Tuesday, April 12, 2011

Gagarin's Public Diplomacy Legacy: 50 Years On

The past couple of weeks, I've been stumbling upon Gagarin-related articles, videos, discussions... the ultimate culmination of which is surely today, April 12: the day the first human flight to space took place 50 years ago. In 1961 the 27-year-old Yuri Gagarin spent 108 minutes aboard Vostok 1 on the first ever manned mission to the Orbit, undoubtedly giving the Soviet Union the upper hand in the Space Race.

Even 50 years later, or perhaps especially 50 years later, Gagarin's flight holds a major public diplomacy potential for Russia, as April 12th (originally, Russia's Cosmonaut Day) is commemorated around the world. It happened years ago, and I'm not surprised that many didn't know (or forgot) who Gagarin was; yet I am happy to see people around the world talk about and celebrate his achievement.

Image from NASA.

There is also another public diplomacy aspect to it all: as MIT's Ryan Kobrick said on Science Friday [NPR] last week, Yuri Gagarin was "humanity's first ambassador to the Cosmos," and that is an achievement surely not reserved for the Soviet Union (or Russia) only.

There are seemingly hundreds, of not thousands of different events and stories worldwide, and here's a rough sample of some of the most notable ones from the web:

- You have probably noticed the Google logo already. Clicking on it will show Google's search results for "Yuri Gagarin".

- YouTube is commemorating, too, with a special logo that will take you to the channel for the "First Orbit": a free movie by Attic Room Production, documenting this historic flight. Amazing shots, that I certainly recommend seeing, even if you have seen them elsewhere before.

- Celebration of "Yuri's Night": a global initiative connecting "530 events in 74 countries on 7 continents on 2 worlds [i.e. ISS]" (as of this writing). It marks both, the first flight, as well as the launch of the American Space Shuttle program exactly 20 years later. (Are you holding an event, too? Register it there!) Amazing...

- On April 8 the UN General Assembly adopted a resolution declaring April 12 the International Day of Human Space Flight. There is also a special exhibit in the UN Headquarters commemorating Gagarin's flight. (Russian Representative Vitaly Churkin didn't miss the chance. Well done!) What is more, the UN Postal Administration is releasing special stamps and souvenir sheets on the occasion.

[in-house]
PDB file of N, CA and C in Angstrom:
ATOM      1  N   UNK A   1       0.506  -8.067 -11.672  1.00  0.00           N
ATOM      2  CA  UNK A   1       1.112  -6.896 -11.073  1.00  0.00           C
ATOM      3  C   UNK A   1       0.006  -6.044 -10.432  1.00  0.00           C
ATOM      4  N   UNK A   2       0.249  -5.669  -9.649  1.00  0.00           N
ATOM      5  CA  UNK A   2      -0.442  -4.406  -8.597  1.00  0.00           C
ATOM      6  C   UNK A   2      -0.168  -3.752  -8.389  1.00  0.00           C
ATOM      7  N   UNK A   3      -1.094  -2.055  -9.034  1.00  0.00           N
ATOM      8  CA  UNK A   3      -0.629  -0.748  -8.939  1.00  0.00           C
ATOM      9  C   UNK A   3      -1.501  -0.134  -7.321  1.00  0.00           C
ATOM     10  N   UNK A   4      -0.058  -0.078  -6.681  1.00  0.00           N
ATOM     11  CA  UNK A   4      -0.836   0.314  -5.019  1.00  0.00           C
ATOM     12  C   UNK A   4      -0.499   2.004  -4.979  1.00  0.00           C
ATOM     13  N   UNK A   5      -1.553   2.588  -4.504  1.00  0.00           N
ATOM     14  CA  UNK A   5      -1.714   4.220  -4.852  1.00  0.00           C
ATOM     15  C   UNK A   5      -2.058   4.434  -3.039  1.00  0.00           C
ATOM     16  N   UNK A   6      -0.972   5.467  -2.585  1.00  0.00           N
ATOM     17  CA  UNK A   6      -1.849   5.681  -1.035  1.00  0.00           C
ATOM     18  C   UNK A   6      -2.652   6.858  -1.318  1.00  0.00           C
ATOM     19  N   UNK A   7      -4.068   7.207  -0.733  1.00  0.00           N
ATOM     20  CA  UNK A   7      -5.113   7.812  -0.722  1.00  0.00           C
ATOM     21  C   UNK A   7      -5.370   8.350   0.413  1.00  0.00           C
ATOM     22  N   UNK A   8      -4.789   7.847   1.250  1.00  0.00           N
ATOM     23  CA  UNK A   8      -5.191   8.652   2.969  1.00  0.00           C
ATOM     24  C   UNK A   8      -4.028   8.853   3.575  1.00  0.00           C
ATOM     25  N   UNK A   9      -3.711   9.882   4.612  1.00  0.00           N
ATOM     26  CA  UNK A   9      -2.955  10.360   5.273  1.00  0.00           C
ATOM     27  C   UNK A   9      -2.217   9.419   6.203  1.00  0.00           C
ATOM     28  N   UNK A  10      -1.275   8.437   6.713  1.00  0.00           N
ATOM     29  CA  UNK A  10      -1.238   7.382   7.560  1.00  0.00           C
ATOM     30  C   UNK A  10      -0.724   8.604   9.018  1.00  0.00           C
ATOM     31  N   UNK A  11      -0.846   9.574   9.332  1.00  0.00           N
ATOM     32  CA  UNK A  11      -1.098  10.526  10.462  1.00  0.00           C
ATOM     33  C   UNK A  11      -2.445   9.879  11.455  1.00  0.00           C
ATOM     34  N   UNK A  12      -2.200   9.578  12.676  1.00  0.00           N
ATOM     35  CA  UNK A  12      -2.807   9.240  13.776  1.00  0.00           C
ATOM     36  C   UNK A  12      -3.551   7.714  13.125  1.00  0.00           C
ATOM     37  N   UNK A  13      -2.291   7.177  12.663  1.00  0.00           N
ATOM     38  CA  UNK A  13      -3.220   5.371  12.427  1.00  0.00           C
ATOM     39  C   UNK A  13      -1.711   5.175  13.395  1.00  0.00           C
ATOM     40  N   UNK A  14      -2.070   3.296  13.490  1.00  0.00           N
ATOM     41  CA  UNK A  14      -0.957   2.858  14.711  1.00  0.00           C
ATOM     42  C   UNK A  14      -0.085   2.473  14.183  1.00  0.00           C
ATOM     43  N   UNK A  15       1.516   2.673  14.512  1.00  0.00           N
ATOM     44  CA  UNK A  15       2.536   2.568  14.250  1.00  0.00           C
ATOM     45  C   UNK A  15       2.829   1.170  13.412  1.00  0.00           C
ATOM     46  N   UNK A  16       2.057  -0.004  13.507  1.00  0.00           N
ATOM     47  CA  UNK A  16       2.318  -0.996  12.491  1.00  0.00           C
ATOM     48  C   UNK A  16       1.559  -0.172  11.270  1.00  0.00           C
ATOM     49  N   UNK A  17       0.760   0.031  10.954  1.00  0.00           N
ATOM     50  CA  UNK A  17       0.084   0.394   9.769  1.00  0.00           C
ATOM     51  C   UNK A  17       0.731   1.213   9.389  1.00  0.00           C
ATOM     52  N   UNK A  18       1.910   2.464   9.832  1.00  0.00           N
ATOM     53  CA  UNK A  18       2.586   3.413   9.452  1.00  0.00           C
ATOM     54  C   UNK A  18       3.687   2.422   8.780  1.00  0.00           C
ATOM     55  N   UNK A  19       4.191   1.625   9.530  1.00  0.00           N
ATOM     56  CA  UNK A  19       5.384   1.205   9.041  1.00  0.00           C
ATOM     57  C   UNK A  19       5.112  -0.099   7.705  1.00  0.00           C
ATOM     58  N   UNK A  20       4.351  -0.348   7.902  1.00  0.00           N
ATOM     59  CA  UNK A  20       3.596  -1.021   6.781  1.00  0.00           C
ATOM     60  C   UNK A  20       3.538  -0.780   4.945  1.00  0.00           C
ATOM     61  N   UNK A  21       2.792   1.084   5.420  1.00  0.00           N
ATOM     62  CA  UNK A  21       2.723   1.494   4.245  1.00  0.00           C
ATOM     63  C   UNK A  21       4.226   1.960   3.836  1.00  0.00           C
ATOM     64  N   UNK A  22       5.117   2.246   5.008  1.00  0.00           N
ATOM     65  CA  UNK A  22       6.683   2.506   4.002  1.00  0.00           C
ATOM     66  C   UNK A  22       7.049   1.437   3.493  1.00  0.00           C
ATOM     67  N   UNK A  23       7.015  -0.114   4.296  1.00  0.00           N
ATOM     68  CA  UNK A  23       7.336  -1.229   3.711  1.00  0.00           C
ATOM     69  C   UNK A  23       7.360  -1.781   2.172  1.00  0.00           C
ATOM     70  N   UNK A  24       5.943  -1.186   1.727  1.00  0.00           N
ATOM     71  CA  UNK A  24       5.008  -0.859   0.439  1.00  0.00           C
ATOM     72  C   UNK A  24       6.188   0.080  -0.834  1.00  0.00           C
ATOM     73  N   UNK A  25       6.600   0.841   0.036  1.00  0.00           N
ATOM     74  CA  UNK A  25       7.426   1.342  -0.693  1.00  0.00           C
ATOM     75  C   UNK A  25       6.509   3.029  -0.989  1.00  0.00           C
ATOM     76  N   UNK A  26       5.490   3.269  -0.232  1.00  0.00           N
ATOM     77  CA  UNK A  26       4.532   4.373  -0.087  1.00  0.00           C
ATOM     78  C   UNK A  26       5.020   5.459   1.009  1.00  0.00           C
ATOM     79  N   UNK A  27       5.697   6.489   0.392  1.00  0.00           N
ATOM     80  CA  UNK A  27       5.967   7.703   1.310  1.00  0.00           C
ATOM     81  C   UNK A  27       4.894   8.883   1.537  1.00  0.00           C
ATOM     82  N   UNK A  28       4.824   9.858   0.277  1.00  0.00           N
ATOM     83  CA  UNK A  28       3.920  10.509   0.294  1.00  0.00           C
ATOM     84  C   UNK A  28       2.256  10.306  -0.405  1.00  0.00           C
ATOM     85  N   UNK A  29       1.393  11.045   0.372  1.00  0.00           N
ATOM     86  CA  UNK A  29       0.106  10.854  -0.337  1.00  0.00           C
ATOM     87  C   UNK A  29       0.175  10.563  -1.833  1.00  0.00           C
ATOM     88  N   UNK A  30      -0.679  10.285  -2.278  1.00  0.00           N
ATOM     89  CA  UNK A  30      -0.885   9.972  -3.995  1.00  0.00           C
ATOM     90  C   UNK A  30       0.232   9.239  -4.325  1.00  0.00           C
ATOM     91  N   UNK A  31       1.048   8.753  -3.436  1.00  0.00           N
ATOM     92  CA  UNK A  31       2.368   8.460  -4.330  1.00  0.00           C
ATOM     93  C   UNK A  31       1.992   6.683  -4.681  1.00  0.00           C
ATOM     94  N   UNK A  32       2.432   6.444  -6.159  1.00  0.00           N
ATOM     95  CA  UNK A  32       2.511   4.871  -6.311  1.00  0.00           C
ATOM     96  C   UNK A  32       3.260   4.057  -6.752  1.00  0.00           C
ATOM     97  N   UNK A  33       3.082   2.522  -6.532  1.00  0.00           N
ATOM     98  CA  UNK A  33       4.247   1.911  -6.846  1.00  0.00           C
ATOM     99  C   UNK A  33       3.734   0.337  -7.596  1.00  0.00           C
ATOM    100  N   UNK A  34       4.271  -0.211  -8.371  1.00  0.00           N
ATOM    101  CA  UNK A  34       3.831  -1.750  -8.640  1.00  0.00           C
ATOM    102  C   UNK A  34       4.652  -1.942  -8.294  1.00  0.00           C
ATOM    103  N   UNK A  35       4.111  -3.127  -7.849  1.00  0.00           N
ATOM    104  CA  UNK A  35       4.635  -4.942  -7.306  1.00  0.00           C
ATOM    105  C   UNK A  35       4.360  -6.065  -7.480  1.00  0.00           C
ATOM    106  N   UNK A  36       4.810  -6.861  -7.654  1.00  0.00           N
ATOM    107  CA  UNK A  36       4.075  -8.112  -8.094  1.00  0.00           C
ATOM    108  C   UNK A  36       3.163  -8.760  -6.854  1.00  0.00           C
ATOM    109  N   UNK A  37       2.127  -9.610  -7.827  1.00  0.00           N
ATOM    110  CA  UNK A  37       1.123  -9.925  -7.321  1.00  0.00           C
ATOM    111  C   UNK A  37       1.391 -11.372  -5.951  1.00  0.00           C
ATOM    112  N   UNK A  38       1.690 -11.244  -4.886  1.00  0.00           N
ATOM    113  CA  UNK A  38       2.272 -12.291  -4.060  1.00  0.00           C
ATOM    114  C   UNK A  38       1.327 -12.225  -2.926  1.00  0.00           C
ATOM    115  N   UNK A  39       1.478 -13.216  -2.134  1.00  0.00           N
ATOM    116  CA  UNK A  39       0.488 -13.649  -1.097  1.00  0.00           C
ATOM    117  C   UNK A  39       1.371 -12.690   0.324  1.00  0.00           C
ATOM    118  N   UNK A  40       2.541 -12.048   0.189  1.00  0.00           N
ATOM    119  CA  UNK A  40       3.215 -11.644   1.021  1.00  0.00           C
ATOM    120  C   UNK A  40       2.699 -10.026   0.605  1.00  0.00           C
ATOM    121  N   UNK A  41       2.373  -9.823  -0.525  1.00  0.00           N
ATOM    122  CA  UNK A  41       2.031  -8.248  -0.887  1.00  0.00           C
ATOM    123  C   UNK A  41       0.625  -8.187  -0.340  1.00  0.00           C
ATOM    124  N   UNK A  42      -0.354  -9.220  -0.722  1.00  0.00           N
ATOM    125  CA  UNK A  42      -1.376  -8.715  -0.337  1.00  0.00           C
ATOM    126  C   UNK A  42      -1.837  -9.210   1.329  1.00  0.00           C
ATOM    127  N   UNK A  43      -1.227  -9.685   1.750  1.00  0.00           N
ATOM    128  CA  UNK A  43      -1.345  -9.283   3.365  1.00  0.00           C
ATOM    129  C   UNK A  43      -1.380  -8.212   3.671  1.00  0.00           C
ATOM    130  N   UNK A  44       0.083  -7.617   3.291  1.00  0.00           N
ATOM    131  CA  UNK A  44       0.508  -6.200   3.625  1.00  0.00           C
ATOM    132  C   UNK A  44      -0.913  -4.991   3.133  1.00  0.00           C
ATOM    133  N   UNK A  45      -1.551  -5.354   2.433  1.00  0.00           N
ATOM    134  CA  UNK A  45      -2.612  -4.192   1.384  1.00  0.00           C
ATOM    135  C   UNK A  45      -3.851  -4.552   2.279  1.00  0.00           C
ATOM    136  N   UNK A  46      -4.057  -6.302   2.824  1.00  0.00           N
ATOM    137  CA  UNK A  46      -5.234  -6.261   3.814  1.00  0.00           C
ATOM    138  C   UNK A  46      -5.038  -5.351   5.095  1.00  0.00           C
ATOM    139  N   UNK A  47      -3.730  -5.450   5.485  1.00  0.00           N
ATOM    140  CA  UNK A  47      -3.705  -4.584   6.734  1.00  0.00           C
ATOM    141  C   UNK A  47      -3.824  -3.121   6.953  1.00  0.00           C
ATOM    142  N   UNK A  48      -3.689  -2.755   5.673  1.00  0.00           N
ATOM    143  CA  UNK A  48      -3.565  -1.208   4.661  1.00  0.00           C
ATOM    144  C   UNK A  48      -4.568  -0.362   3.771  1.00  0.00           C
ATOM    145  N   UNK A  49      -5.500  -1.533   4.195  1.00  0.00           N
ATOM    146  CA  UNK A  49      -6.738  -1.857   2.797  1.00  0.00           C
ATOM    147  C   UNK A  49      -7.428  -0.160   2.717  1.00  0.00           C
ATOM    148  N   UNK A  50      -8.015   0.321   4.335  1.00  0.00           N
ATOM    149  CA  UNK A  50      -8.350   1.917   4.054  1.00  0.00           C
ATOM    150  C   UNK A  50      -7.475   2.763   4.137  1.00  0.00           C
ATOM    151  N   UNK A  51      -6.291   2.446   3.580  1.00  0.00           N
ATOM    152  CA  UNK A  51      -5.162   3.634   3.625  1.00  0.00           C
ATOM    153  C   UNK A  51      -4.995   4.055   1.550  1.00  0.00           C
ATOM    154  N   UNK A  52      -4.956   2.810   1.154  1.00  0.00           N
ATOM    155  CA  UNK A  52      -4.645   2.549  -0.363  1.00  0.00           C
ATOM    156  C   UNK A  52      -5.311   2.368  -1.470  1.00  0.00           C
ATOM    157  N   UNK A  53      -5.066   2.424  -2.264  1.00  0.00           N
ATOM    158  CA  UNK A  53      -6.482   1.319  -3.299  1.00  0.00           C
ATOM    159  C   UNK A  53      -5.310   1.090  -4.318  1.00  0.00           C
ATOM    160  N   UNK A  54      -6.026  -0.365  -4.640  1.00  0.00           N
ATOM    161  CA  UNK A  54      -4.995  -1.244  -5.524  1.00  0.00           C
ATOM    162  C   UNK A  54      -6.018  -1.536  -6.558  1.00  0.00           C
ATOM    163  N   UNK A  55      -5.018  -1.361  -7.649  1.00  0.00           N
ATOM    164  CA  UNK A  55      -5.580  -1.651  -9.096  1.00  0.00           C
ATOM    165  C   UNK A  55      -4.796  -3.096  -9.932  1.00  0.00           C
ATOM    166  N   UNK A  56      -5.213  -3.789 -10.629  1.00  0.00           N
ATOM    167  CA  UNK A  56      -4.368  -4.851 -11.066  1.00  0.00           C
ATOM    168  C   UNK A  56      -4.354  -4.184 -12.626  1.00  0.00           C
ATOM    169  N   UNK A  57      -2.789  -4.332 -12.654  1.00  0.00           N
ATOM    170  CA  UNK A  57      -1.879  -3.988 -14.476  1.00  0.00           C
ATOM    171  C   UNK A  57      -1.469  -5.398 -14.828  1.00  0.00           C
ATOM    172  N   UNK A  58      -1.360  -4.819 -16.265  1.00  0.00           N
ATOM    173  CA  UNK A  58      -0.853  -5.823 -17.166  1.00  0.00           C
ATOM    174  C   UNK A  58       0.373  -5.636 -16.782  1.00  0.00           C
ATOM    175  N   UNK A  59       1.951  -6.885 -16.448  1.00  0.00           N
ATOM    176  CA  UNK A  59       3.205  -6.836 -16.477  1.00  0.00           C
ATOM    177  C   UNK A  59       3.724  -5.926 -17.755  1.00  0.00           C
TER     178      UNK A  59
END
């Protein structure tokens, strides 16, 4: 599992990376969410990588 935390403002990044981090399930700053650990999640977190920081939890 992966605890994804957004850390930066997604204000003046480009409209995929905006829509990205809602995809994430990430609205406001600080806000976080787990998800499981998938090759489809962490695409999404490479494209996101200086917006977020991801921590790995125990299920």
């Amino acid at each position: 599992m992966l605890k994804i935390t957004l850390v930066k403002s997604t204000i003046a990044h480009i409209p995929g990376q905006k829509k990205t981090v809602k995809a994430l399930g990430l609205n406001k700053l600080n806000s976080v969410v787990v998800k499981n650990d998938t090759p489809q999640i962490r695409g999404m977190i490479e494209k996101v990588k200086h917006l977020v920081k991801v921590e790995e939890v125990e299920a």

- As I just mentioned, Russia has seized on the opportunity in terms of domestic "celebration", as well as public diplomacy abroad. For example, President Medvedev, for example, paid a special visit to the Mission Control Center, near Moscow, for a chat with the crew of the International Space Station. He also presented "state decorations to space industry employees and veterans" -- Russians and foreigners alike -- from countries like Afghanistan, Syria, Vietnam and Brazil, among others. (Impressive, I should say!) Russkiy Mir Foundation, too, has a special page marking the day and related international celebrations, too.

- "Starman" by Jamie Doran and Piers Bizony: a new book documenting Gagarin's life, is coming out today. Available on Amazon.

- Some striking historical video materials resurfaced on YouTube on the occasion. And, of course, major international wires and media the world over have made sure not to miss the story:

BBC footage from 1961: an interview during Gagarin's visit to London:

A Soviet documentary from 1981, marking the 20th Anniversary of Gagarin's flight:

The 'un-embedable' BBC News and Agence France-Presse.


CNN. Also features a striking photo collection.

Al Jazeera English:


Even China's CCTV:

And certainly, more on Russia Today TV.


The launch of Soyuz from Baikonour, Kazakhstan, taking two Russians and an American to ISS, featuring Gagarin's portrait on the side (April 6, 2011).


- The subject is also hot on Twitter: #YuriGagarin, #Gagarin, #Orbit1, among other related tags, are trending topics now. There's even a special account - YuriGagarin50 - for the UK Celebrations of the 50th anniversary. And although MedvedevRussia has himself been silent so far, KremlinRussia actively provided updates on the President's activities today.

Lastly, I think it's amazing to see American astronauts paying tribute to Gagarin, too. To quote retired astronaut Thomas Stafford: "I would say here today that without Yuri Gagarin flying, I would probably have not flown to the moon."

Yuri Gagarin shakes hand with NASA's Gemini 4 astronauts, Edward H. White II and James A. McDivitt at the Paris International Air Show in June 1965. Image from NASA.

I grew up on stories about the universe, and particularly about the "great Soviet achievements" in the Cosmos. And yes, just like perhaps every other kid in the region, I wanted to become a cosmonaut when I grew up (before I was confronted with real Maths and Physics, that is). Gagarin, despite his tragic death, has inspired many, whether in space or on Earth. Here's to you, brave man!


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